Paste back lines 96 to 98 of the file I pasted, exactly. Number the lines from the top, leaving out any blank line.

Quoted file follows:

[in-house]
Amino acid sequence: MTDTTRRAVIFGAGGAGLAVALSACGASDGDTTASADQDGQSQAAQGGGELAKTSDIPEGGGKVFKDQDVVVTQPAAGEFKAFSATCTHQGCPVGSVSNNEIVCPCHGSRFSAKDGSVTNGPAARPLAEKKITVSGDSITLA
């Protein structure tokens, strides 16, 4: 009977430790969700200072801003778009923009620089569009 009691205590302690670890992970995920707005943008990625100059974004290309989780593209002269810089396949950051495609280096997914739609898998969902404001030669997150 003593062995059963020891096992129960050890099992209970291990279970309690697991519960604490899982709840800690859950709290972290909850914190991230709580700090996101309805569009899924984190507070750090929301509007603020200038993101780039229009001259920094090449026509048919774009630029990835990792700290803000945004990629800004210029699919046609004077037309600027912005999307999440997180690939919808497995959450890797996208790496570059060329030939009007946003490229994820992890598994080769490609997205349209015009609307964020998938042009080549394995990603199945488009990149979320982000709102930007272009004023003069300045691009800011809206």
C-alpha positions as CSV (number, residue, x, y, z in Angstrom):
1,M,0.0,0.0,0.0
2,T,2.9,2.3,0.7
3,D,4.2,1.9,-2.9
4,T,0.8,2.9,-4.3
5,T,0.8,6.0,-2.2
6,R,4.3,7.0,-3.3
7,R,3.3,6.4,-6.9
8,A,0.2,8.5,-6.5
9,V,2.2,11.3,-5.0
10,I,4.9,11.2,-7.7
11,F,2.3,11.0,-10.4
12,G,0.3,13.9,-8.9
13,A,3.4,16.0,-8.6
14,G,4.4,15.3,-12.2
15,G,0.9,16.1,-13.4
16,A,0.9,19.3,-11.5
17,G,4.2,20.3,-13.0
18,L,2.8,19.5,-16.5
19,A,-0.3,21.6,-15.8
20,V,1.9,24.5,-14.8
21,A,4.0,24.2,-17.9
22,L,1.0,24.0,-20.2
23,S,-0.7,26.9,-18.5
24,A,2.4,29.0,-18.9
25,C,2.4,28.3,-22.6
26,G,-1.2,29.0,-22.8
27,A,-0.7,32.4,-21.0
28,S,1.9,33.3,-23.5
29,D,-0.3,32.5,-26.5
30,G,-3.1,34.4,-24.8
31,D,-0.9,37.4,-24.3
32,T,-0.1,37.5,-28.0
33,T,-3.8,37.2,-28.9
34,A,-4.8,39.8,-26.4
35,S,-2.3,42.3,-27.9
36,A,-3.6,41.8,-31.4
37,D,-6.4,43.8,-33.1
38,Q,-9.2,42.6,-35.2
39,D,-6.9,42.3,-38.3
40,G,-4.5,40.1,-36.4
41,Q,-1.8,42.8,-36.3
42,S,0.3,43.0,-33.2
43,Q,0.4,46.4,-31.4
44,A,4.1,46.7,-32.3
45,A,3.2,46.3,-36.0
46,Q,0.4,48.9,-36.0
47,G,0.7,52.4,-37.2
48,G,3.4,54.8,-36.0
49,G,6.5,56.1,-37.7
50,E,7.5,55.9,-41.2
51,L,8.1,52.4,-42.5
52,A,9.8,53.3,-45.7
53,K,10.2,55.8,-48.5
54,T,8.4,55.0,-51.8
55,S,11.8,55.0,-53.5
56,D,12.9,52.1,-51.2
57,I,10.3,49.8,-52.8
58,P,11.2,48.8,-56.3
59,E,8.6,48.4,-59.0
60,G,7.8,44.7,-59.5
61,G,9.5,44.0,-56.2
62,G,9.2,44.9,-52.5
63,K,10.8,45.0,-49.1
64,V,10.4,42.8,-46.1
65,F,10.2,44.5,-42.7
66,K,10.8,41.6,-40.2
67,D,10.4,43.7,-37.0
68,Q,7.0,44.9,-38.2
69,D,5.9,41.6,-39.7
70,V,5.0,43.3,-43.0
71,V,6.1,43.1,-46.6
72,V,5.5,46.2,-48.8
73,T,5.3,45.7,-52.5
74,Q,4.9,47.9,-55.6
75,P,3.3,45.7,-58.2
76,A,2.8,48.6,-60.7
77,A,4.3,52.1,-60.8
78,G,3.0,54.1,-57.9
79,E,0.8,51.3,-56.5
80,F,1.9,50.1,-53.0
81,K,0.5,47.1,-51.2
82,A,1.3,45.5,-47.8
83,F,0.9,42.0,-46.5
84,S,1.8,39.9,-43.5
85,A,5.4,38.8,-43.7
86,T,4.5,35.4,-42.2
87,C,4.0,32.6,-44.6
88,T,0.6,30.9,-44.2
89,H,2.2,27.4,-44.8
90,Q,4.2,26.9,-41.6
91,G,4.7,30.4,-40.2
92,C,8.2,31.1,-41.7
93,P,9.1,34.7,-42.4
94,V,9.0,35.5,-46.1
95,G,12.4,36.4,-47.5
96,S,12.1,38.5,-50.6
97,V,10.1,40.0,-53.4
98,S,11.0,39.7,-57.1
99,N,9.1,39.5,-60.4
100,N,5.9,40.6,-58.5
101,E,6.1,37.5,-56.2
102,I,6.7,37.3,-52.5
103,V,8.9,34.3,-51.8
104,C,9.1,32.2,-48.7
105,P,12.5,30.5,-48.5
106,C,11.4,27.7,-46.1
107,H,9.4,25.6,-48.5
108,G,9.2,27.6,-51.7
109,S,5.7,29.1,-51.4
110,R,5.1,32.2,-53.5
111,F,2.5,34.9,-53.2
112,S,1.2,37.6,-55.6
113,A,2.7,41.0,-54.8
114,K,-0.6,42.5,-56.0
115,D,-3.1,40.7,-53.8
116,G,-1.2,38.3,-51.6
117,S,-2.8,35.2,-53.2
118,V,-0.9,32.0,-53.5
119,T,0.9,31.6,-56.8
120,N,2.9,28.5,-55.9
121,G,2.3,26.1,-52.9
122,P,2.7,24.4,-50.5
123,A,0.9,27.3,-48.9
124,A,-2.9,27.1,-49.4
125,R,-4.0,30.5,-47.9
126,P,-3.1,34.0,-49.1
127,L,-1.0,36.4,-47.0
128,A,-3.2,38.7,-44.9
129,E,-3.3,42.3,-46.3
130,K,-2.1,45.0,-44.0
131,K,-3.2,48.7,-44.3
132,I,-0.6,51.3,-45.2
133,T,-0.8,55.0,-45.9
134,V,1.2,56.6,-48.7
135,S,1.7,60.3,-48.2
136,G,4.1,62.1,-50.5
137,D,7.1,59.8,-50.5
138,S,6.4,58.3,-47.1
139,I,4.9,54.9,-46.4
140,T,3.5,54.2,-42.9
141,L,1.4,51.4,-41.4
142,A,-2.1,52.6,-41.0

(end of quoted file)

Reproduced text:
92,C,8.2,31.1,-41.7
93,P,9.1,34.7,-42.4
94,V,9.0,35.5,-46.1